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Craig Hickman, the owner of an organic farm in Winthrop, represents District 14 in the Maine Senate. He sponsored previous right to food legislation in the Maine Legislature.
The Declaration of Rights in the Constitution of Maine, which, like all sets of rights in all constitutions, sets forth the foundational principles and values of a free society by enumerating the people’s most fundamental liberties.
Constitutional rights aren’t meant to solve problems, fund or implement any specific public policies. Unlike statutes, they are meant to codify a society’s morality and defend individual liberties from infringement by government and corporate entities.
Article I of our Constitution contains broad and sweeping language that isn’t all that easy to discern without having to look up some of the archaic phrases contained therein.
You can see what I mean by reading the 24 rights already enumerated in our Constitution. Please read them all at least once. And then read this:
“Section 25. Right to food. All individuals have a natural, inherent and unalienable right to food, including the right to save and exchange seeds and the right to grow, raise, harvest, produce and consume the food of their own choosing for their own nourishment, sustenance, bodily health and well-being, as long as an individual does not commit trespassing, theft, poaching or other abuses of private property rights, public lands or natural resources in the harvesting, production or acquisition of food.”
After reading all of that, you may come to see that the language of the Right to Food amendment is clear compared to what’s already there, and yet, it fits right in.
So, please don’t be afraid or confused or misled. See for yourself what natural rights are already enumerated in our Constitution.
Please ask yourself which of these you would vote to ratify and which you would vote against if they were on the ballot on Nov. 2.
Then please ask yourself: Among the rights that you would vote to ratify, what do they mean? Do they mean what they say or do they mean something else? Is there something hidden or sinister that isn’t explicitly stated that will bring harm to humankind?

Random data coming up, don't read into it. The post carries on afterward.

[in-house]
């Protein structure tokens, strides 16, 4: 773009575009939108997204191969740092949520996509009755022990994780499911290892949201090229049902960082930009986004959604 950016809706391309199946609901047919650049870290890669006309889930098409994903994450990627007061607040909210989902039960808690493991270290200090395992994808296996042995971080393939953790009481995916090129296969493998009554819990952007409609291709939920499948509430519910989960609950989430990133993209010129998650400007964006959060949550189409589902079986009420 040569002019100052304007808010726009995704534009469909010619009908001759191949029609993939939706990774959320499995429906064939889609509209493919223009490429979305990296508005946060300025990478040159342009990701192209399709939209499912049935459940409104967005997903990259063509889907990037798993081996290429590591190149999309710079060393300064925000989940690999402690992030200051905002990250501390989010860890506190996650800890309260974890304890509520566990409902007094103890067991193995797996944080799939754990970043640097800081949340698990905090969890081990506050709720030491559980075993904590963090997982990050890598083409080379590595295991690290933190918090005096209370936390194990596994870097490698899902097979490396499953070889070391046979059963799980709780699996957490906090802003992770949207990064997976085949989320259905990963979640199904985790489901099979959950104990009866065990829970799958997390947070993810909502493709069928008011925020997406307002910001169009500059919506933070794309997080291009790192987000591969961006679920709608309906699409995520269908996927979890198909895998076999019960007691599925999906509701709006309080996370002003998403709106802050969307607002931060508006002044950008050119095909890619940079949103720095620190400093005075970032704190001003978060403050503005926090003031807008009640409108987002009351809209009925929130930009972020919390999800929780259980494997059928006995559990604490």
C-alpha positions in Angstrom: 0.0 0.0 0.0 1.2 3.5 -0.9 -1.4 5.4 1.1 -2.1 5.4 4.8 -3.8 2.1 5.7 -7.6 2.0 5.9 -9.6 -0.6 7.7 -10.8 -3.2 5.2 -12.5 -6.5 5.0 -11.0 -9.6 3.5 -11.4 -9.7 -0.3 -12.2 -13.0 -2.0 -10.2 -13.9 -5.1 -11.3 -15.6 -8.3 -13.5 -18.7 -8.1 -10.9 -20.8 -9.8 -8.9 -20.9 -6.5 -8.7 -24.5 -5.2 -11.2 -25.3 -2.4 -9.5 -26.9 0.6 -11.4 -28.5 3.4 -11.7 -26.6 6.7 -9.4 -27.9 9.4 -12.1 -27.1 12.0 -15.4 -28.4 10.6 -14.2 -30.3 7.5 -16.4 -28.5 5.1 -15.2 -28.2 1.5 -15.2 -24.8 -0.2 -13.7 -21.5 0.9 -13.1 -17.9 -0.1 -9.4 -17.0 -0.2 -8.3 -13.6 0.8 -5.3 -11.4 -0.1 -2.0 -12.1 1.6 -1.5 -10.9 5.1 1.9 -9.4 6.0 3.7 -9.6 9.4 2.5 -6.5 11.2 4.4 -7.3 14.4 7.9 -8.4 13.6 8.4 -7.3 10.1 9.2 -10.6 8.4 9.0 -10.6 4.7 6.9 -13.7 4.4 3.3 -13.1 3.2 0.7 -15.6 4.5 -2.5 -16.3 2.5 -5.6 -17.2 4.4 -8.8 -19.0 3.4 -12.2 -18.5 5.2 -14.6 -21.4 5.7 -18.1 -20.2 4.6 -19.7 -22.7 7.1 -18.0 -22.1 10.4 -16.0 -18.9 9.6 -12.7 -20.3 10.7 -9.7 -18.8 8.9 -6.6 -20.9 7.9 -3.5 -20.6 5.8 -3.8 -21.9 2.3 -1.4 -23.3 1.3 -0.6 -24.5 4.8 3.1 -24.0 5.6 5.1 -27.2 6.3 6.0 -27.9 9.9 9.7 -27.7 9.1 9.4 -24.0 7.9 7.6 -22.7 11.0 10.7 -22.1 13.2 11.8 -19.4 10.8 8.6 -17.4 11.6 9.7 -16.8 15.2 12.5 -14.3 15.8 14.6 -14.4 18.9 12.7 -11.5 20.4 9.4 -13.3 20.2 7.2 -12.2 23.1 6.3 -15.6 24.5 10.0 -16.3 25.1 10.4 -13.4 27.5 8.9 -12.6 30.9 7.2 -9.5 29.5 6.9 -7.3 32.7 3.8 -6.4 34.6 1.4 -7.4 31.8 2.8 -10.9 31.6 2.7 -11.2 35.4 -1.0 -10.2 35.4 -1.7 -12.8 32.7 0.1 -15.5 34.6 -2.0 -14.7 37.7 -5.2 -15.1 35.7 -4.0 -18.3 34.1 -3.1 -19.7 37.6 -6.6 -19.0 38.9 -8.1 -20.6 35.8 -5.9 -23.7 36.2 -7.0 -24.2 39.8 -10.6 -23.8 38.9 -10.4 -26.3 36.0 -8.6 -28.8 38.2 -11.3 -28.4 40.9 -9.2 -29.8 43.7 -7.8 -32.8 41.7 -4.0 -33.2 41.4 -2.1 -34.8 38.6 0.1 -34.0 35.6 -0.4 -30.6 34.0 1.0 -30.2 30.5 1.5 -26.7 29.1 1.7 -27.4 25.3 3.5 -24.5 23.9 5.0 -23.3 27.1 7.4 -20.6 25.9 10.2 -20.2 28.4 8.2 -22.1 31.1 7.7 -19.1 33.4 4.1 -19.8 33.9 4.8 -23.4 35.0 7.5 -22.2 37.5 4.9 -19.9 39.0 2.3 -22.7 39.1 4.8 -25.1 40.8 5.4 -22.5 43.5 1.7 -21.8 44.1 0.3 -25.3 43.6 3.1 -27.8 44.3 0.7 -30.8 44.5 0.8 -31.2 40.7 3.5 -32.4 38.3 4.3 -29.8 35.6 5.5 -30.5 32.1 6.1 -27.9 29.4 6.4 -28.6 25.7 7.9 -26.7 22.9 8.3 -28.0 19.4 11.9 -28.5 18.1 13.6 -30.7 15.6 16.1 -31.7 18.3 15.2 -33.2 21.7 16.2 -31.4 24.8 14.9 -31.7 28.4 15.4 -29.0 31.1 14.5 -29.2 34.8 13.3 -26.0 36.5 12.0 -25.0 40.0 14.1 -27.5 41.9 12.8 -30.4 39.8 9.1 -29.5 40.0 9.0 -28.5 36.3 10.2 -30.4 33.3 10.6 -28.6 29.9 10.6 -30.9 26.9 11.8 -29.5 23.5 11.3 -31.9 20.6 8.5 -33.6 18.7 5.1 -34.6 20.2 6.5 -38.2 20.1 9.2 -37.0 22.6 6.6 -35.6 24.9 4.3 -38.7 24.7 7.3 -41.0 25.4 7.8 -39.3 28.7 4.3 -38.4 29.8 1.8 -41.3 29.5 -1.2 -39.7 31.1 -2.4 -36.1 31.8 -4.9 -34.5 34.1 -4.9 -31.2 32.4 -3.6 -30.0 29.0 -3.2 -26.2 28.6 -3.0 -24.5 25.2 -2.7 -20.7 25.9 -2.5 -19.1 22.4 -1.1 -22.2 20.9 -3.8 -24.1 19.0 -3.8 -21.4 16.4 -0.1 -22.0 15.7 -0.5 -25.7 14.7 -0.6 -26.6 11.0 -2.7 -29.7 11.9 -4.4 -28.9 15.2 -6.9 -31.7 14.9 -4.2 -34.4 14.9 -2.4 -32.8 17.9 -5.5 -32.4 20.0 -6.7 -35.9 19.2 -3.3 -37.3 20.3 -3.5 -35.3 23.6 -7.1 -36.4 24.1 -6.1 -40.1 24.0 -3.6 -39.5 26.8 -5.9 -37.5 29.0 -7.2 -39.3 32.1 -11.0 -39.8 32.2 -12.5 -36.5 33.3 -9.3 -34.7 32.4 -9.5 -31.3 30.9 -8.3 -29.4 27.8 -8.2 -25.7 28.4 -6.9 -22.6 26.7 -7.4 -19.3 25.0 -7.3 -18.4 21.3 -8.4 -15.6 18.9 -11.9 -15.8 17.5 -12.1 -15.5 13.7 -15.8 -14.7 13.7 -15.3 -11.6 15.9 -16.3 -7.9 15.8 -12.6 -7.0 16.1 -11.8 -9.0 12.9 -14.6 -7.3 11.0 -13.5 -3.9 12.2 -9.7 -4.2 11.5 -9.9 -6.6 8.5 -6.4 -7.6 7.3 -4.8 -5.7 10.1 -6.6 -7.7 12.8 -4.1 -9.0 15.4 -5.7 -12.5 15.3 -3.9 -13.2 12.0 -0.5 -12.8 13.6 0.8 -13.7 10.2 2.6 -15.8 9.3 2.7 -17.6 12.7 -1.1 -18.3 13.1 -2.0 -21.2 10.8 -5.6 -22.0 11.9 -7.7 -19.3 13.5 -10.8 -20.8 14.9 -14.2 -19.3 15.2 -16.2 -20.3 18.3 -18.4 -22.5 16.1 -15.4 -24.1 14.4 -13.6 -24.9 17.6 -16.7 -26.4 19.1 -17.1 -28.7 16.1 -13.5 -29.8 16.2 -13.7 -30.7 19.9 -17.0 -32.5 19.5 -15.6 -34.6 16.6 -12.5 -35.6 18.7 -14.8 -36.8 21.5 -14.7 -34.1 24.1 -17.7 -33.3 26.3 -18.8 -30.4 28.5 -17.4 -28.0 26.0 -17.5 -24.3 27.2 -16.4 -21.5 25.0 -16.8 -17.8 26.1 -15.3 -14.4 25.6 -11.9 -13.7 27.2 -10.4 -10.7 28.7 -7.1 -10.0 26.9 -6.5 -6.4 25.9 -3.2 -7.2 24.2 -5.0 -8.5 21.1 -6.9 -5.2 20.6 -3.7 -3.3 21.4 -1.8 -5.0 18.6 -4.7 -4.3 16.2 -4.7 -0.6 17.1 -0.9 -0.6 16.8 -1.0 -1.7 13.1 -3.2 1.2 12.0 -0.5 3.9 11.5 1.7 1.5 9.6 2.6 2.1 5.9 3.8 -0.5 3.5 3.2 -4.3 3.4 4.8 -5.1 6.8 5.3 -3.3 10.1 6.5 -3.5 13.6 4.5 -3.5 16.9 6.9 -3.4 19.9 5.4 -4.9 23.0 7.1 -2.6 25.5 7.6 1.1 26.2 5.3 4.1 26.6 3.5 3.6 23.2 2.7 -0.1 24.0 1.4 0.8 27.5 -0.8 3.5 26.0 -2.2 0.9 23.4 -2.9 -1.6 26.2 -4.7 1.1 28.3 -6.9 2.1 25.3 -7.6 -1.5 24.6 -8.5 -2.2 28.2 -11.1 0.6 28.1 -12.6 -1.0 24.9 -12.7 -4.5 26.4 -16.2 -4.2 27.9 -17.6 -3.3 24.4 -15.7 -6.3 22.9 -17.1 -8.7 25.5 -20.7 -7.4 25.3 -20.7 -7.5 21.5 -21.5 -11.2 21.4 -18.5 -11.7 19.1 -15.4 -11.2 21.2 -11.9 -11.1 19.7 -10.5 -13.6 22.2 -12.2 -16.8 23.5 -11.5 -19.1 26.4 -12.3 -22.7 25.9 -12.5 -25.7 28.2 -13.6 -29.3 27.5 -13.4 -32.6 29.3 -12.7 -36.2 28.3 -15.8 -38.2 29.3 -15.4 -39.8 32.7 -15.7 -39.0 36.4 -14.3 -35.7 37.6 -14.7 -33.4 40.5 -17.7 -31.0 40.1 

Please look at Section 1. What does it mean that we have a right to pursue and obtain safety and happiness? What is safety? What is happiness? What does it mean to obtain them? Who or what is supposed to ensure that you obtain safety and happiness? Why doesn’t it say?
Check out Section 4. What does it mean to be fully responsible for the abuse of this liberty? If you are not responsible for the abuse of this liberty, what are the consequences? Who enforces them? Why doesn’t the language make all of this clear?
Move down to Section 16. What does it mean that this right shall never be questioned? Shall never be questioned by whom? And if this right is ever questioned, what are the consequences for questioning it, since it shall never be questioned?
Reread Section 11. What does it mean that no attainder shall work corruption of blood nor forfeiture of estate?
There’s a whole lot more to ask of it, if you read every word of it.
So, if you take the word of those who’ve misrepresented the plain text and meaning of the Right to Food amendment and its context in the Declaration of Rights, then will you at least read every word of Article I of the Maine Constitution that Question 3 seeks to amend, and see for yourself what’s already there?
Why would anybody hold Right to Food up to a different standard than any other enumerated right inscribed on the pages of our Constitution?
The Right to Food is about food self-sufficiency that engenders food security. Right to Food is about self-determination that uplifts human dignity. Right to food is about individual liberty that promotes personal responsibility and makes a resilient community.
Imagine being more afraid of freedom than subservience and dependency.
Right to Food is the way life should be. On Nov. 2, vote yes on Question 3.